India on Sunday rejected apprehensions raised by the United Nation Human Rights Council (UNHRC) over the new IT rules saying that they are "designed to empower ordinary users of social media".
India also said that the new rules were finalised after broad consultations with various stakeholders.
The Permanent Mission of India at the United Nations in its reply to the communication of the Special Procedures Branch of the United Nation Human Rights Council said India's democratic credentials are well recognised, according to an official statement issued by the IT ministry on Sunday.
"The right to freedom of speech and expression is guaranteed under the Indian Constitution. The independent judiciary and a robust media are part of India's democratic structure," the Ministry of Electronics and Information Technology (MeitY) statement said.
The communication from United Nation Human Rights Council (UNHRC) special branch follows a stand-off between the micro-blogging platform Twitter and the government on compliance with new intermediary guidelines and digital media ethics code notified by the government on February 25.
The special branch of UNHRC on June 11 had raised concern around number of provisions of the new IT rules alleging that they do not appear to meet the requirement of international law and standards related to the rights to privacy and to freedom of opinion and expression as protected by International Covenant on Civil and Political Rights, acceded to by India on April 10, 1979.
The UNHRC special branch had requested the government to undertake wide consultation with all stakeholders for the new rule.
It also expressed concern on the direction of the IT ministry to social media platform Twitter to shut down over 1,000 accounts on January 31, 2021 on ground that these accounts were spreading misinformation about farmers' protest.
"We worry that the new rules may provide the authorities with the power to censor journalists who expose information of public interest and individuals who report on human rights violations in an effort to hold the government accountable," the UNHRC special branch had said.
Responding to the apprehensions, the Indian government said "the rules are designed to empower ordinary users of social media. The victims of abuse at social media platforms shall have a forum for redressal of their grievances. The IT rules finalised after due discussion with various stakeholders".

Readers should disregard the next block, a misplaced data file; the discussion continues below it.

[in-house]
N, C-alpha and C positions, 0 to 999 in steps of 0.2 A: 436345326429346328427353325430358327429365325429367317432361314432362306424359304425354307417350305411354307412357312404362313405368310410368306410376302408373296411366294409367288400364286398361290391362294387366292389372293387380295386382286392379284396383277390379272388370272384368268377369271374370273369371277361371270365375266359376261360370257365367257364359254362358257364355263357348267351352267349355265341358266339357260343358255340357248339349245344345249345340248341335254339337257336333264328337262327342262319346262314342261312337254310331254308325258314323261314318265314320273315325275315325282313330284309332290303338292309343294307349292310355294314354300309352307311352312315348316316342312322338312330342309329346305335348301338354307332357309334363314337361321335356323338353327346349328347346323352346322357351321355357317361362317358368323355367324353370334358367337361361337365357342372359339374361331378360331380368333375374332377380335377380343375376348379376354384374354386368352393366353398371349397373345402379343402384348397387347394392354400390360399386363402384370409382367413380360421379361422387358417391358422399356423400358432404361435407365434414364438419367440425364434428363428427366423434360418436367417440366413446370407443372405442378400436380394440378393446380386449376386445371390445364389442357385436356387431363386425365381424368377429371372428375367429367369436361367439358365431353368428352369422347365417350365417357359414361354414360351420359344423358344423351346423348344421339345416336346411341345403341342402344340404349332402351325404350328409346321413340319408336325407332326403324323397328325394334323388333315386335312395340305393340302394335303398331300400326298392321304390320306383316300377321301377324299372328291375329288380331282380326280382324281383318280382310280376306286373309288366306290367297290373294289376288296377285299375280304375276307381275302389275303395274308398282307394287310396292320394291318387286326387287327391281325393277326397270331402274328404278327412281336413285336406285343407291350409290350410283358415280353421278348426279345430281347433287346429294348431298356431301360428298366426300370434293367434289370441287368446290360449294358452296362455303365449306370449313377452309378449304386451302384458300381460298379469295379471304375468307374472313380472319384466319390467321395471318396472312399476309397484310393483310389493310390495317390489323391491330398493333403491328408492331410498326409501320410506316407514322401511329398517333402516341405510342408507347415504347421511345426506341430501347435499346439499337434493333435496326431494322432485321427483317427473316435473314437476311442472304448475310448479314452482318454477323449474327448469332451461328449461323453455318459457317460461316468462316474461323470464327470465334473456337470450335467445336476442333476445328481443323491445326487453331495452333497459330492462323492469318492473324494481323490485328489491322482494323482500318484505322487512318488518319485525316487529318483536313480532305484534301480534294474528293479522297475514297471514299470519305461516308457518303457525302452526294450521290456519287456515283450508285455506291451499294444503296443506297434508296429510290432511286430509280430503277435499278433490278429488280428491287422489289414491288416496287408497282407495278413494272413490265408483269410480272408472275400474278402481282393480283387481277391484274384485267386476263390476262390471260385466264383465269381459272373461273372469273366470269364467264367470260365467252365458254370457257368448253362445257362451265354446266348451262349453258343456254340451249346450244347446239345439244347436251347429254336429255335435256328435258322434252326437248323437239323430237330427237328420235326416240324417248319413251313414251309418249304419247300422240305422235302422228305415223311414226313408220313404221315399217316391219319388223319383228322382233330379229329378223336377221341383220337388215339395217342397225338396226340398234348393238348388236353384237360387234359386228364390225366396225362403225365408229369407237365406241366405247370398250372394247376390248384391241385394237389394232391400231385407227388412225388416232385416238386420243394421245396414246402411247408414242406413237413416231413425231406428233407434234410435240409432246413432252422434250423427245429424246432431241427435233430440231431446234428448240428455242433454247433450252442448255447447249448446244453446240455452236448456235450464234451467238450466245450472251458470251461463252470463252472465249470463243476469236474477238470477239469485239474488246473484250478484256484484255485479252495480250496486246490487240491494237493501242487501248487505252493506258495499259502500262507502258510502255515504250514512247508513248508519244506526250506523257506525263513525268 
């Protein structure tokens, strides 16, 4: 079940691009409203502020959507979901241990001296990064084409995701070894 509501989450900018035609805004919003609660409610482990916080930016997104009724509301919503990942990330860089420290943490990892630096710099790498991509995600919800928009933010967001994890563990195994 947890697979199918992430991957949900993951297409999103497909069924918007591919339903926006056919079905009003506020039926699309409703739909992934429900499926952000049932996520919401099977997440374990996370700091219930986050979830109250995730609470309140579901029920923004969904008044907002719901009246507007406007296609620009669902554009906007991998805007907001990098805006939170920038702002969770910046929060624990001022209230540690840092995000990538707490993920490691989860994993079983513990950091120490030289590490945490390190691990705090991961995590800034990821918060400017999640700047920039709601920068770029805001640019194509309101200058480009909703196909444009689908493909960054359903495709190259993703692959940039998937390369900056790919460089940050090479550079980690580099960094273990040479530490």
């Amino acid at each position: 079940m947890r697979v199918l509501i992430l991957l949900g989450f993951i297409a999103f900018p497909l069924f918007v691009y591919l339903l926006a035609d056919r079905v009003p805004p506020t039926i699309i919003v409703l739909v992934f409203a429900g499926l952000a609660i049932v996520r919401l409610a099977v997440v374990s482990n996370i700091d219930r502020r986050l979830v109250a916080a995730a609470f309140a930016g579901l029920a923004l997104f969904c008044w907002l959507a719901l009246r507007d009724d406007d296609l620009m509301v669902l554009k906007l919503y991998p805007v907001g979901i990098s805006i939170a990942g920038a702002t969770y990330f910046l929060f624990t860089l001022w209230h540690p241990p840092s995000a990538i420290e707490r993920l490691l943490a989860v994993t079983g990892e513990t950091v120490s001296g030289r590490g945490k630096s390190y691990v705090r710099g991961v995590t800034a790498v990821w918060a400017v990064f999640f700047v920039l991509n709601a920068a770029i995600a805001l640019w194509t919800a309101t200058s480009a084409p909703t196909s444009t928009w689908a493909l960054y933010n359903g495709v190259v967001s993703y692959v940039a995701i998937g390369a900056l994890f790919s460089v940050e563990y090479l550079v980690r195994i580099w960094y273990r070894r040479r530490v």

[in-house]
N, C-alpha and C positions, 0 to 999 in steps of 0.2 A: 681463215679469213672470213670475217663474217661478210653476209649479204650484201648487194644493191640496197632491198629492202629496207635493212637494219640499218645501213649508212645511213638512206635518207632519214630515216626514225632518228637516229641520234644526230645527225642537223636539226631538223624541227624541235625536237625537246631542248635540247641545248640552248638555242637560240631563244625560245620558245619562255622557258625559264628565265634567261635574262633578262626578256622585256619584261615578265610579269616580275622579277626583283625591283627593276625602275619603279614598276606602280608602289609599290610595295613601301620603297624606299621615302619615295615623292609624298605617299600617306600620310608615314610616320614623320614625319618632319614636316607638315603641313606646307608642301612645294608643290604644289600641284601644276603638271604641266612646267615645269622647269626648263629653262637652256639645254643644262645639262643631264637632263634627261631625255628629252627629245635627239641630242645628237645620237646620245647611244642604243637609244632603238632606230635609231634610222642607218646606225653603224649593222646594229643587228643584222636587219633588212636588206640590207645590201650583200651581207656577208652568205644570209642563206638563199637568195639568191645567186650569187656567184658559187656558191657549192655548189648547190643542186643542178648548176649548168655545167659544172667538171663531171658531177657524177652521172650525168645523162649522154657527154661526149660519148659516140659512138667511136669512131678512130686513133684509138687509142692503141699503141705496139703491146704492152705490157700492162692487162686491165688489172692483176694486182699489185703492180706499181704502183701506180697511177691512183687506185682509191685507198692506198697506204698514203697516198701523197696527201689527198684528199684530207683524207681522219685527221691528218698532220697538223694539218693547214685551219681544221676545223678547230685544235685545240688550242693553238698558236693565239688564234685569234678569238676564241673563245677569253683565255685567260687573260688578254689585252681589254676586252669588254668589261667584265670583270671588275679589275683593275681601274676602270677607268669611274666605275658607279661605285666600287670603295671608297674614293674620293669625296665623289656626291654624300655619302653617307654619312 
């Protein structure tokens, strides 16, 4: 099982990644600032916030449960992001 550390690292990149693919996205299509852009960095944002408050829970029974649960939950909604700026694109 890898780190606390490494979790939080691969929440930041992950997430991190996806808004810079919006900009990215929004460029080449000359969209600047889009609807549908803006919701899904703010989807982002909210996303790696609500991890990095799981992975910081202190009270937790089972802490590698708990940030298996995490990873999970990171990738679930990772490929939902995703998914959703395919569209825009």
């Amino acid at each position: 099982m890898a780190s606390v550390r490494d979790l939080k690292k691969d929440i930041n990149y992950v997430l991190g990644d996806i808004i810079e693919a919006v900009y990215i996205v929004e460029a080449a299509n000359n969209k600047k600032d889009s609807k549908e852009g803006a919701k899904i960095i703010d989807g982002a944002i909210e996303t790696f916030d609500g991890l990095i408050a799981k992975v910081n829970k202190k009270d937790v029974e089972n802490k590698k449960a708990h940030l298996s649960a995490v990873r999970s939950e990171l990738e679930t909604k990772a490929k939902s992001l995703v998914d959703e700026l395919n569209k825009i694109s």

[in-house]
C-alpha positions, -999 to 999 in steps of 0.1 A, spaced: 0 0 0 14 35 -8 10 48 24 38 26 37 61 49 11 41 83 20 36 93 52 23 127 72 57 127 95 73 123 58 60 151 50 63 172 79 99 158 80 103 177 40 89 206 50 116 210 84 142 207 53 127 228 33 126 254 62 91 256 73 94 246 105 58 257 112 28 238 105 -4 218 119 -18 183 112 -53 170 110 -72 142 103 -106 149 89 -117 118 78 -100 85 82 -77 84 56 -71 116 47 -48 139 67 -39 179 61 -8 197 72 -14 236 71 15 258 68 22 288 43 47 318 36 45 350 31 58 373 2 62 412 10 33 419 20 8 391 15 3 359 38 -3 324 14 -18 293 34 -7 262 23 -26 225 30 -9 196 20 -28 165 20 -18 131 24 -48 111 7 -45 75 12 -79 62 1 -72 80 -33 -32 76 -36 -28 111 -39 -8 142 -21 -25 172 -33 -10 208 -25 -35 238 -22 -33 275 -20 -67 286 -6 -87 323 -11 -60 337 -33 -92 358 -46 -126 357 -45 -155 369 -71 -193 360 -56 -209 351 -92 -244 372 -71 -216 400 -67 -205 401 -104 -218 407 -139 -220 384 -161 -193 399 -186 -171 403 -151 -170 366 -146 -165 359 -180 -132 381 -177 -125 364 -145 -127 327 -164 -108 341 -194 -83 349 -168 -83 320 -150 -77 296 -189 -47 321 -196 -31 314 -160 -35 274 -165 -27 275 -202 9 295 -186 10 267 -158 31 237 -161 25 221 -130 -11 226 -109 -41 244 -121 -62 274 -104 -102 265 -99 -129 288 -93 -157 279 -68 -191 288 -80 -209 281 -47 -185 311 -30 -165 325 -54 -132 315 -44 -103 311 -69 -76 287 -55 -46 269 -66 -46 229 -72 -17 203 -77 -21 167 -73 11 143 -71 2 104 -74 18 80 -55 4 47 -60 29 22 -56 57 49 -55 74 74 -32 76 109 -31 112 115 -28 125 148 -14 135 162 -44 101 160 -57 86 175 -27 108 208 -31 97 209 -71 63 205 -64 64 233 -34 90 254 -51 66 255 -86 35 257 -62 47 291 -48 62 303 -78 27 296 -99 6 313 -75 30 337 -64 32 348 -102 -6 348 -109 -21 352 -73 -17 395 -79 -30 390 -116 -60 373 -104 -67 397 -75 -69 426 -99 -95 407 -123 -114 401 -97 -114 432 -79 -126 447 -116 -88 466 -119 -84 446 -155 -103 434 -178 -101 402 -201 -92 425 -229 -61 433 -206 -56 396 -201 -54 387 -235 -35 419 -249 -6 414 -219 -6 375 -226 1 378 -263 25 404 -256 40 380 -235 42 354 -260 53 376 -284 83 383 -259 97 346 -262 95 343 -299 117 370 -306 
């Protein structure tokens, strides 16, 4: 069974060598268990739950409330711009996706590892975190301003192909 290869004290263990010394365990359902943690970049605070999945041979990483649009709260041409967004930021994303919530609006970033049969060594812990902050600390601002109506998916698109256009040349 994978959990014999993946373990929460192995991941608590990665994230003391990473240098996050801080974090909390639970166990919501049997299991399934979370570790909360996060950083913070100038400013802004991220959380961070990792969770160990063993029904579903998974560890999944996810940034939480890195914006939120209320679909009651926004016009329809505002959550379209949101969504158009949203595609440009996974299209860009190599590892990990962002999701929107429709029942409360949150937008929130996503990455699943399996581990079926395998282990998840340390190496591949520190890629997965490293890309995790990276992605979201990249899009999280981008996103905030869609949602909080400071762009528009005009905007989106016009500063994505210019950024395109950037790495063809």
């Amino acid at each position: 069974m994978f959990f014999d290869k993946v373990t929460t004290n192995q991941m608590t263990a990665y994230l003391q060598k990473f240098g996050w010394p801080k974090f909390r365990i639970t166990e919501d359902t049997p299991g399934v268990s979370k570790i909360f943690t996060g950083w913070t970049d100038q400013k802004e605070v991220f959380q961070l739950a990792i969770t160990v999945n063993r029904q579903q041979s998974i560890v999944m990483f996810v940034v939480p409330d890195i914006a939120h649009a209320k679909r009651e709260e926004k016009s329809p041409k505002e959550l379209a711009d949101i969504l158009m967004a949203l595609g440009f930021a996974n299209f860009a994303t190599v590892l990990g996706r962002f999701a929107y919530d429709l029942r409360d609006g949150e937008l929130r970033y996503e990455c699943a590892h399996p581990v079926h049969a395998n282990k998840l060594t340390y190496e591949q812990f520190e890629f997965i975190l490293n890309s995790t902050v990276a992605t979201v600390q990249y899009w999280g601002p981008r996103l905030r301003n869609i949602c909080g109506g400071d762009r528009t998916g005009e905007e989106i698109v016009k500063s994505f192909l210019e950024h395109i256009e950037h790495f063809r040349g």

The government said the enactment of new IT Rules had become necessary due to widespread concerns about issues relating to increased instances of abuse of social media and digital platforms, including inducement for recruitment of terrorists, circulation of obscene content, spread of disharmony, financial frauds, incitement of violence, public order etc.
"The concerns alleging potential implications for freedom of expression that the new IT Rules will entail, is highly misplaced," the statement said.
The Permanent Mission of India in its reply said that MeitY and Information and Broadcasting Ministry undertook broad consultations in 2018 with various stakeholders, including individuals, civil society, industry association and organisations and invited public comments to prepare the draft rules.
"Thereafter, an inter-ministerial meeting had discussed in detail the comments received in detail and, accordingly, the rules were finalised," the statement said.
The government said that the Supreme Court of India in two judgements had directed it to frame necessary guidelines to eliminate child pornography and related contents in online platforms and other applications and in the second case, the court had said that it was imperative to frame proper regime to find out the persons, institutions, and bodies who were the originators of such content messages.
"The Indian Parliament (Upper House - Rajya Sabha) had repeatedly asked the Govt. of India to strengthen the legal framework and make the social media platforms accountable under the Indian laws," the statement said.
Commenting on concerns around traceability of the first originator of the information, the government said that that the new IT rules seeks only limited information and only when a message already in public circulation is giving rise to violence, impinging on the unity and integrity of India, depicting a woman in a bad light, or sexual abuse of a child.
"When no other intrusive options are working, only then the significant social media intermediary will be required to disclose as to who started the message," the statement said.
It said that the concern that the rules may be misused deliberately to make a large number of complaints so as to overwhelm the grievance redressal mechanisms created by social media platforms is also misplaced, exaggerated and disingenuous and shows lack of willingness to address the grievances of the users of these media platforms while using their data to earn revenues.
"The government of India fully recognises and respects the right of privacy, as pronounced by the Supreme Court of India in KS Puttusamy case. Privacy is the core element of an individual's existence and, in light of this, the new IT rules seeks information only on a message that is already in circulation that resulted in an offence. The rules have framed in exercise of the statutory powers of the IT Act, fully taking into account the principles of reasonableness and proportionality," the statement said.
Twitter has written to the government that it intends to comply with the new IT rules but has not been able to do so due to the Covid pandemic.
Facebook, Whatsapp, Youtube etc have complied with the new rules but Whatsapp has challenged the guidelines before court.
Twitter has also been pulled up by a Parliamentary committee headed by Lok Sabha member Shashi Tharoor for failing to comply with Indian rules.